Saturday, June 21, 2014

Going to School with Mr. Mercedes

Scott D. Parker

I finished listening to the new Stephen King book, Mr. Mercedes, earlier this week and I realized that I was in writing school.

Usually, when I read/listen to a book, I’m not aware of the mechanics of what the author’s doing and, to be honest, that happened with King’s new book. I was reminded how remarkable he is at his craft, how he so seamlessly set the hook of the story and just let me along. The first hook is chapter one, set a few years in the past. I didn’t know what was happening until the event that drives (pun intended) the main focus of the story: a deranged man driving a Mercedes plows into a group of people waiting in line at a job fair. What I learned in that simple opening chapter is the deftness of how King made me care for the folks that I knew were going to die. I made what I knew was coming much more difficult.

But it was the story itself, and particularly the construction of the story, that really got me. From chapter two onward, we jump forward one year and follow two characters: the detective who, now retired, never got to solve the case of Mr. Mercedes and the killer himself. In an interesting twist, King reveals the name of the killer early on, allowing us readers to know things the detective does not.

And that’s where the fun begins. As soon as King identified who Mr. Mercedes was, I thought “Why now? Why not drag it out?” Because King used that to great effect, most effectively when the detective made an assumption based on the data he actually had but was completely wrong. The tension was fantastic.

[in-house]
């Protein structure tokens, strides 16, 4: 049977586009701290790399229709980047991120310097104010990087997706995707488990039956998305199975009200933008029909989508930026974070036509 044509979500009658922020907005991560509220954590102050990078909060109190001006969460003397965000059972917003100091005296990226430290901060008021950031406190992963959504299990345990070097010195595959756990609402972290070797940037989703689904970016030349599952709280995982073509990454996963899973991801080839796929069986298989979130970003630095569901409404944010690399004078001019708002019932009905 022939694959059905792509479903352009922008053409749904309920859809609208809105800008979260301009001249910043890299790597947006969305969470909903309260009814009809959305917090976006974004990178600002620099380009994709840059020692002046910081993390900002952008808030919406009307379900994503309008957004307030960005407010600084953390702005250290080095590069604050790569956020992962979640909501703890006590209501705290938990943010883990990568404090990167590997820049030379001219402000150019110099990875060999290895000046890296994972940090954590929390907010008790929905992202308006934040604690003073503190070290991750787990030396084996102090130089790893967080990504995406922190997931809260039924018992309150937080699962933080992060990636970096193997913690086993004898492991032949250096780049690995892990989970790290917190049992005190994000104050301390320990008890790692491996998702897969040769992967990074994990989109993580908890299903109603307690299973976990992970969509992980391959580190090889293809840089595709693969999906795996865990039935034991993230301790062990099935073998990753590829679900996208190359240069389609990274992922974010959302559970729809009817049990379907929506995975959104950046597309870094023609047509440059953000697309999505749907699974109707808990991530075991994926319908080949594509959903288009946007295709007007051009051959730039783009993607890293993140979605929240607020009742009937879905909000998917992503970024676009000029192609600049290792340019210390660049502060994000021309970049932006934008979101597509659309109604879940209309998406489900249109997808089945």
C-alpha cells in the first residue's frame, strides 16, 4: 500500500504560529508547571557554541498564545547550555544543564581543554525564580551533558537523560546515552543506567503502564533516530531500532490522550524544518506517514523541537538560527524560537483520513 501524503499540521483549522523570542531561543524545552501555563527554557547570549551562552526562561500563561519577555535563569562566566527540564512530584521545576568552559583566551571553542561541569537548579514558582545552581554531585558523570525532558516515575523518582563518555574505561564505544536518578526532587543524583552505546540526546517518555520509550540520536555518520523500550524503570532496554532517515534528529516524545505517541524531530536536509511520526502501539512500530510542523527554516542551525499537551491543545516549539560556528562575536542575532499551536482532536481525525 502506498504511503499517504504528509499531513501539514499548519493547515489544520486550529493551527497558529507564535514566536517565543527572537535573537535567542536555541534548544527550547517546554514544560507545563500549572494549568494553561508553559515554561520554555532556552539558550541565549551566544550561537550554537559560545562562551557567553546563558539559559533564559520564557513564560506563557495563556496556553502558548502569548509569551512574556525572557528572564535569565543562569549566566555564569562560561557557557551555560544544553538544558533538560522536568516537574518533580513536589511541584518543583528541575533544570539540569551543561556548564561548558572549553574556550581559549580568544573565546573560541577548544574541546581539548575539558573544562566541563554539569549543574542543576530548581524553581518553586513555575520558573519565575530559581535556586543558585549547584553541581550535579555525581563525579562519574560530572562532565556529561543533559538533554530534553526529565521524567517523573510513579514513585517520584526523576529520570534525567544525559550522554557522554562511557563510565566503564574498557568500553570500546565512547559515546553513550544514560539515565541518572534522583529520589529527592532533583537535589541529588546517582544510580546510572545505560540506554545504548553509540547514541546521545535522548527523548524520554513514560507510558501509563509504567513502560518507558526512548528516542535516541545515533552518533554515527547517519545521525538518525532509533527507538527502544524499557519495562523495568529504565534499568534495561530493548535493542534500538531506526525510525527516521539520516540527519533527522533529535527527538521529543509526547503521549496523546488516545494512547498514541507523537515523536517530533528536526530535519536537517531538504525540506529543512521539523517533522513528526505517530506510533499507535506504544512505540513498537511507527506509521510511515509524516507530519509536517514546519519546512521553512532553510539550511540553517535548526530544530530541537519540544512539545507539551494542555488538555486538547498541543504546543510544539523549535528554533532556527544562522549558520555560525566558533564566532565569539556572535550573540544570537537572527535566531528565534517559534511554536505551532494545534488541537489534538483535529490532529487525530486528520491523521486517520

The points of view only focus on the detective and the killer. That kind of format is nothing new, but it’s been a long time since I’ve read a story like that. I really enjoyed it. King wrote the book in present tense that gave the entire experience and immediacy that got me through the hard labor of the unloading and laying of sod. Lastly, there were instances where I thought “Hmm, things are going too well, I’m just waiting for an obstacle to block the detective’s way.” Blammo, there one was.

SPOILER NOW: There was one aspect of the story that really was tension filled: that would be the bomb a the end. You see, King had a habit of having the characters think as if the events had already happened and they were just telling the story. Tus, when King had the detective say (paraphrase): Yeah, sure, have your sister and mom go to the concert; it’ll be fine. Man, I was really antsy on those times.

A word on the narration: Will Patton was excellent. He changed his vocal qualities to match the detective, the killer, and a couple of helpers. He did it so well that you didn’t even need the “he said/she said” to know who was talking.

I definitely recommend the book and, if you read it in hard copy, do so with a pencil and mark this baby up. You won’t regret it.

Do y'all often recognize how well an author writes a book *while you are reading the book"?

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